The Mayor is expected to sign the bills within a few weeks.  Once the Mayor signs them, they will become law effective immediately. 

The first bill, Intro 814-A, would build on the Council's Restoration Act of 2005, which required that the NYCHRL "be construed liberally for the accomplishment of [its] uniquely broad and remedial purposes" regardless of how courts have interpreted similar provisions under state and federal anti-discrimination laws.  Intro 814-A adds a specific provision requiring that any exceptions and exemptions in the NYCHRL be construed narrowly.  It also specifically endorses three court opinions that the Council characterizes as having "correctly understood and analyzed the liberal construction requirement" of the Restoration Act: Albunio v. City of New York, 16 N.Y.3d 472 (2011); Bennett v. Health Management Systems, Inc., 92 A.D.3d 29 (1st Dep't 2011); Williams v. New York City Housing Authority, 61 A.D.3d 62 (1st Dep't 2009).

Taken together, these cases set forth the following guidance for courts in interpreting the NYCHRL:   

·                 ·         The Restoration Act requires that all provisions of the NYCHRL be construed "broadly in favor of discrimination plaintiffs, to the extent that such a construction is reasonably possible."  See Albunio, 16 N.Y.3d at 477-78.

·               ·         The following analysis of the NYCHRL's burden shifting framework in the context of summary judgment motions is appropriate:

o        In determining whether a prima facie case has been made, the inquiry is whether "the initial facts described by the plaintiff, if not otherwise explained, give rise to the McDonnell Douglas inference of discrimination."

o        If a defendant puts forth evidence of a legitimate, nondiscriminatory motive, the court "ordinarily" should avoid the issue of whether the plaintiff brought forth a prima facie case.  Instead, the Court should determine whether the defendant has shown that no jury could find for the plaintiff under "any" of the "evidentiary routes--McDonnell Douglas, mixed motive, 'direct' evidence, or some combination thereof."

o       "[E]vidence of pretext should in almost every case indicate to the court that a motion for summary judgment must be denied" regardless of conflicting Supreme Court precedent stating that the evidence must indicate that the pretext was pretext for discrimination in order to survive summary judgment.   See Bennett, 92 A.D.3d at 45.

·              ·         Retaliation claims under the NYCHRL are not limited to material changes in terms and conditions of employment.  See Williams, 61 A.D.3d at 70-71.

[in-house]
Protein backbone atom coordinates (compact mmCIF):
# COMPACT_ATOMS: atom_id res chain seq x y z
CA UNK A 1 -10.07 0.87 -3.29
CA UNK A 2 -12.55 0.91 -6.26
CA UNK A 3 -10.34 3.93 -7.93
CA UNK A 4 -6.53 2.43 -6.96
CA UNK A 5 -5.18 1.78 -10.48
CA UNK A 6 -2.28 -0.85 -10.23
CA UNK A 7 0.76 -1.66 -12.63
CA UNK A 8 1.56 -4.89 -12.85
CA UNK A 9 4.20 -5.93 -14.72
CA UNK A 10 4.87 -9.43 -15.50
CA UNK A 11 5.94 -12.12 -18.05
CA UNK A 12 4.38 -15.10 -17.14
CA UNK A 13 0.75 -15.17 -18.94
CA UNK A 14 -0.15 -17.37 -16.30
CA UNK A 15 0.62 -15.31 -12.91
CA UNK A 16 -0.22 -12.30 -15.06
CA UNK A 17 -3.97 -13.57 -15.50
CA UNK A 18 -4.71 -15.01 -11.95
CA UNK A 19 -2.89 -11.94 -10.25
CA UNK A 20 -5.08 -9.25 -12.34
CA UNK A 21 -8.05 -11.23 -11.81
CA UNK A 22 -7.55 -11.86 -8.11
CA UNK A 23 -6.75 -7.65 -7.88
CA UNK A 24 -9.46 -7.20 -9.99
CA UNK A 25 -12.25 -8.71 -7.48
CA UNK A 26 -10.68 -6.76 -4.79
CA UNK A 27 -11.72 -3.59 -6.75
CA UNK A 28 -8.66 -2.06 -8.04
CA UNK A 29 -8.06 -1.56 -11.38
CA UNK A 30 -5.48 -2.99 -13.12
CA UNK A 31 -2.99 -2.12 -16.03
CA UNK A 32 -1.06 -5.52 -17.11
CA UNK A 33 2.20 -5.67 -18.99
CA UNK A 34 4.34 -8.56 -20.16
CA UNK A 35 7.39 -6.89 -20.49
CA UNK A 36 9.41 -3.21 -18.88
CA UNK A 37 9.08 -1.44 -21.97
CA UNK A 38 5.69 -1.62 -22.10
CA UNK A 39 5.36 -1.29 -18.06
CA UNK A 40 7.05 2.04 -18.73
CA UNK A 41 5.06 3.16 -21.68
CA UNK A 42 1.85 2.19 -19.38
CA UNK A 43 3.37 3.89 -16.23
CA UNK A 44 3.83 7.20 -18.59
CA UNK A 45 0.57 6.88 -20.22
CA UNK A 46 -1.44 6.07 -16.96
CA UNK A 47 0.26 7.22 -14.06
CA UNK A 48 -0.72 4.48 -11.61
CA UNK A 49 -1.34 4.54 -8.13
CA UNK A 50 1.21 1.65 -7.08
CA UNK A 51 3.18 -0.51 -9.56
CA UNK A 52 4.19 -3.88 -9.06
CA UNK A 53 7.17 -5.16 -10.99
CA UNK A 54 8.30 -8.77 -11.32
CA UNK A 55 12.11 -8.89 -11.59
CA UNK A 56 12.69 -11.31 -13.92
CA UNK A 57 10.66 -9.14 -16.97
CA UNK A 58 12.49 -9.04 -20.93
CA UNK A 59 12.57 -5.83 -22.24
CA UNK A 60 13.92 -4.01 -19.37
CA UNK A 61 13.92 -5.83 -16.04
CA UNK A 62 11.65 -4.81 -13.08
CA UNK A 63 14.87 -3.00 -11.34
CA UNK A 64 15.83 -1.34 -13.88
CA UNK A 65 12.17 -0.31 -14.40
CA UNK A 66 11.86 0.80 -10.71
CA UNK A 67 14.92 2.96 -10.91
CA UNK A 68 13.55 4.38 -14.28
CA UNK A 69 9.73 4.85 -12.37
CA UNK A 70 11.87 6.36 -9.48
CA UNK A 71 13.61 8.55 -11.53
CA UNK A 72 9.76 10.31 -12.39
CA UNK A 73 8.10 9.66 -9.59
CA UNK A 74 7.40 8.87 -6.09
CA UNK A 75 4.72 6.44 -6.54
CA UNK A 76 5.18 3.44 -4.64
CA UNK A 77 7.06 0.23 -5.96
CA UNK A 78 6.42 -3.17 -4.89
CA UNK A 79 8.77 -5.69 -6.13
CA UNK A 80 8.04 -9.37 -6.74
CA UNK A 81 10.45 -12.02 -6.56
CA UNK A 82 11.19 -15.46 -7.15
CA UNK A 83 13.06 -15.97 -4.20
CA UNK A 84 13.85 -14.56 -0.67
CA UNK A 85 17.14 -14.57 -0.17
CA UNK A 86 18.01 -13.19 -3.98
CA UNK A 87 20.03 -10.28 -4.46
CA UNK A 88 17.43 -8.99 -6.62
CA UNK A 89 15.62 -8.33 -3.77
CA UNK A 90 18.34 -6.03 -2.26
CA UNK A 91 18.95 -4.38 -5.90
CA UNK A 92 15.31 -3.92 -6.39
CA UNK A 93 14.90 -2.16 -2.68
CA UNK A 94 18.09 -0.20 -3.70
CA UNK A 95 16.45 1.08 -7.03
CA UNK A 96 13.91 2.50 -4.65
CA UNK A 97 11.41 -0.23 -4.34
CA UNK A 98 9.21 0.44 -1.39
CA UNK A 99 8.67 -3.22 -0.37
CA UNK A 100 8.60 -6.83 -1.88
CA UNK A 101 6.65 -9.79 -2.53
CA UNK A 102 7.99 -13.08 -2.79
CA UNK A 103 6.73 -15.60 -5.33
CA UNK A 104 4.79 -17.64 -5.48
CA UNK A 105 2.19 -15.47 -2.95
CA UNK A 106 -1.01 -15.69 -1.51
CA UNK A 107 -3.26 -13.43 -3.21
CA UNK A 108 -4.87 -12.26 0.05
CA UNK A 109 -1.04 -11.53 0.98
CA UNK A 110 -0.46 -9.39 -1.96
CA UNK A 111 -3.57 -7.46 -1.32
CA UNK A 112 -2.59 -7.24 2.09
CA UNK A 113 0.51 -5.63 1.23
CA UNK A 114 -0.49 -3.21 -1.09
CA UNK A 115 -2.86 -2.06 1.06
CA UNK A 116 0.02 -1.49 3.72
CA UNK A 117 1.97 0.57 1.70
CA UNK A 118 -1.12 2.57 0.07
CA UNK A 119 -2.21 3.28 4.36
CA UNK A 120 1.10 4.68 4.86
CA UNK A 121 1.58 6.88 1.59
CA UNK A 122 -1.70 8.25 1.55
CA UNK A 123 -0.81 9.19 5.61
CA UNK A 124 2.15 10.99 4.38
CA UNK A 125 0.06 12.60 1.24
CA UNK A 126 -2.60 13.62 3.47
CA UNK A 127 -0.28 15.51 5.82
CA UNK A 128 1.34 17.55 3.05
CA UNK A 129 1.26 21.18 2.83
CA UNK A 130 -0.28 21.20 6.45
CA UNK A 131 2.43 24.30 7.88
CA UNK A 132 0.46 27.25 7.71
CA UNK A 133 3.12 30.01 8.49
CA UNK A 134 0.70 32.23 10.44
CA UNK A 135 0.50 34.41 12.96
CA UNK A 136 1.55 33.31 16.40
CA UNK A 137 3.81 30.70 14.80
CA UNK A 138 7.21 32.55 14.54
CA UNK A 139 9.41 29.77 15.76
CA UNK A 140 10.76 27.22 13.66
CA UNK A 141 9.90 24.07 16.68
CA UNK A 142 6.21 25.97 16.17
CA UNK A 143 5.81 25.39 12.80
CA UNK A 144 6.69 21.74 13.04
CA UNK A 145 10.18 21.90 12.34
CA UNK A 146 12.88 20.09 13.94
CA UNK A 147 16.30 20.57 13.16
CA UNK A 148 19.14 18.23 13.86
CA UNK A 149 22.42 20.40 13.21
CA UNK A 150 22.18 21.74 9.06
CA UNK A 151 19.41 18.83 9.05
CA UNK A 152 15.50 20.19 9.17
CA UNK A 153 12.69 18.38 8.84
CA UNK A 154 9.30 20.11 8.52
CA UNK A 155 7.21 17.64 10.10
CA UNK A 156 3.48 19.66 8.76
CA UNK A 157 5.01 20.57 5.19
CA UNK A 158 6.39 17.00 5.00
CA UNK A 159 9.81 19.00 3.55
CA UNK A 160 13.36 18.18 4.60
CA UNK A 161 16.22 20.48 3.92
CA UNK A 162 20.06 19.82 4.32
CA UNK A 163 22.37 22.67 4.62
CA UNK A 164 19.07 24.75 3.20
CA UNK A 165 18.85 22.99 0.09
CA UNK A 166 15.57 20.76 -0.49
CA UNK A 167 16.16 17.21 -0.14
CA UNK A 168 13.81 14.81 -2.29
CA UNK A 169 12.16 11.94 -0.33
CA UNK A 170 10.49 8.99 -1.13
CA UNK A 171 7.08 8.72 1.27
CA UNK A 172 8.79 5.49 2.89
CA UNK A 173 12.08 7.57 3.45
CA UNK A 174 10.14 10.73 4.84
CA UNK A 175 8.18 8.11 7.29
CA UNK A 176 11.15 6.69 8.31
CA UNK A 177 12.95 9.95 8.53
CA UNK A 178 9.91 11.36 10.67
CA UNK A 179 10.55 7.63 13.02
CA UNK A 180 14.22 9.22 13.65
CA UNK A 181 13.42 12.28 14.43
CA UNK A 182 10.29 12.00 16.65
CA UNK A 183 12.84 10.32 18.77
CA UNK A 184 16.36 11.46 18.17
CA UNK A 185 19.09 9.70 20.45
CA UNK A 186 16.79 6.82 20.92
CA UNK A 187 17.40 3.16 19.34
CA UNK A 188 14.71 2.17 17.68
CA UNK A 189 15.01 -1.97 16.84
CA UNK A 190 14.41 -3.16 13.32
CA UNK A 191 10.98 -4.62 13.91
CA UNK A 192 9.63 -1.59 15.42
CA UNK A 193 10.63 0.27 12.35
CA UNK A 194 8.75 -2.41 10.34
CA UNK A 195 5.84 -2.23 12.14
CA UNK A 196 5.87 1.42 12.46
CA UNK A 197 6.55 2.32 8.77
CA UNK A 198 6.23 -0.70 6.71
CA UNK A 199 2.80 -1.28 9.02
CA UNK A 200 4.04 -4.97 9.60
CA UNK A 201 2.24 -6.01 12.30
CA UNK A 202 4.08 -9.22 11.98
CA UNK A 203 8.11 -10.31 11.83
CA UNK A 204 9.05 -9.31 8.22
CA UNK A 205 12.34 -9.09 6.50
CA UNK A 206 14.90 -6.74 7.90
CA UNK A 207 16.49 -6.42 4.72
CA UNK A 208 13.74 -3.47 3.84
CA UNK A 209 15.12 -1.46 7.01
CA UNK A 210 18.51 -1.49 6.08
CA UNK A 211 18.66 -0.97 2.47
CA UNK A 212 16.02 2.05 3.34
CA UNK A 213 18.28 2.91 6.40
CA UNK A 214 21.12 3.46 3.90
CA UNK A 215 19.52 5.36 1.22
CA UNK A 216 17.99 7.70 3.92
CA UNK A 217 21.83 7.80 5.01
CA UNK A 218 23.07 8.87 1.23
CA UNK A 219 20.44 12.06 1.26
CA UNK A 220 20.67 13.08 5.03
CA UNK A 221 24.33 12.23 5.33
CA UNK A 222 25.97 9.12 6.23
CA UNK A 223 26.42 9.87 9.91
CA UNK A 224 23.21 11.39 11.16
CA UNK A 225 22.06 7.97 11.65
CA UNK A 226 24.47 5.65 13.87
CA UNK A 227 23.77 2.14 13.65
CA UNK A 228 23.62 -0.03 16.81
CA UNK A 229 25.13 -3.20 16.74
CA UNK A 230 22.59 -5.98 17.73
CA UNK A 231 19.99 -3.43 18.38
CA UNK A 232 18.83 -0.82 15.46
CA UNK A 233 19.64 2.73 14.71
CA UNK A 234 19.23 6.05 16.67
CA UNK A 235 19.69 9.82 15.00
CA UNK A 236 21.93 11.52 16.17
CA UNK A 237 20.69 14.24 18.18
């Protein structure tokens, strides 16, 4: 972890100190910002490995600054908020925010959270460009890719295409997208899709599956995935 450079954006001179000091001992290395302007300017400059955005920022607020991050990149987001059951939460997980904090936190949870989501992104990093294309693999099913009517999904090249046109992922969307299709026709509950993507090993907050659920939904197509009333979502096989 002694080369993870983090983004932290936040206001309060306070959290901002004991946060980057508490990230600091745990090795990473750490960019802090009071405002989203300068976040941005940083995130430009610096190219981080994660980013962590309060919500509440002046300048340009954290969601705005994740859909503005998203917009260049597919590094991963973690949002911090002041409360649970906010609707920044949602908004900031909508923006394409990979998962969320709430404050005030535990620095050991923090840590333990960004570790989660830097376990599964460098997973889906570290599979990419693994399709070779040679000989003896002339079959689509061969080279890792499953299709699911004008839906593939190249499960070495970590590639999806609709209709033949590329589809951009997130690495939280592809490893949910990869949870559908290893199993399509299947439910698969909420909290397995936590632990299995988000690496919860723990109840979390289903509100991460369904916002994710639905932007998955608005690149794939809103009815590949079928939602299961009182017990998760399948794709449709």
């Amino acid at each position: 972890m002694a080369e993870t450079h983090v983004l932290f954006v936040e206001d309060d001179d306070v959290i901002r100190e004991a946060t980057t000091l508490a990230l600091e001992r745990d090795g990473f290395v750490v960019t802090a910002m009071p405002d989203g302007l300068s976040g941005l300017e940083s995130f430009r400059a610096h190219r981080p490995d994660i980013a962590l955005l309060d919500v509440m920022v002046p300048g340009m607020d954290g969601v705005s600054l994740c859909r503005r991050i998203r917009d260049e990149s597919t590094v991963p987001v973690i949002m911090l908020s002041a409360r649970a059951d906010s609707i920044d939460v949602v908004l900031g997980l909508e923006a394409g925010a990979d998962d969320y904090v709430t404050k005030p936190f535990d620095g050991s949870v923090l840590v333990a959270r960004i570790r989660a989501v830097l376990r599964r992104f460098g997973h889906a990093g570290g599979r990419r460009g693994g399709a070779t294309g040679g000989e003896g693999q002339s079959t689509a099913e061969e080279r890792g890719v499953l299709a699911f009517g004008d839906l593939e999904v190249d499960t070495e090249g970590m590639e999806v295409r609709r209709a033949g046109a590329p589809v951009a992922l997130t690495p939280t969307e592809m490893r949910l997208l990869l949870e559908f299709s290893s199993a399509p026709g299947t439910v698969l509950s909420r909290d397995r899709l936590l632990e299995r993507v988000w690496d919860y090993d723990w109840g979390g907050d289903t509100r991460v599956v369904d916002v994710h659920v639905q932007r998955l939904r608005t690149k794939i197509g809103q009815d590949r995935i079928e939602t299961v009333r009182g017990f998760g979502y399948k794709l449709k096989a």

·              ·         The continuing violations doctrine applies to discreet acts of discrimination.  Id. at 72-73.

    ·         The "severe and pervasive" test does not apply to sexual harassment claims brought under the NYCHRL except in considering damages.  Id. at 73-81.

The second bill, Intro 818-A, would permit the City's Commission on Human Rights (the "Commission") to award attorney's fees and costs to complainants in cases brought before the Commission.  The bill does not permit the Commission to award fees to a prevailing respondent.  Currently, the NYCHRL permits courts to award attorney's fees and costs to a prevailing party only in civil actions. 

Intro 818-A directs the Commission and courts to consider "the hourly rate charged by attorneys of similar skill and experience litigating similar cases in New York county" when factoring an hourly rate into an attorney's fee award.  It also permits the Commission and courts to award expert's fees.

The final bill, Intro 819, would repeal language addressing how to construe the NYCHRL's existing prohibition on discrimination based on sexual orientation.  Specifically, the existing language being repealed states that the law should not be construed to: (a) restrict an employer's right to insist that an employee meet bona fide job-related qualifications of employment; (b) authorize or require affirmative action quotas or to make inquiries regarding the sexual orientation of current or prospective employees; (c) limit or override exemptions in the human rights law (including the exemption of employers of fewer than four persons and religious institutions); (d) make lawful any act that violates the New York penal law; or (e) endorse any particular behavior or way of life.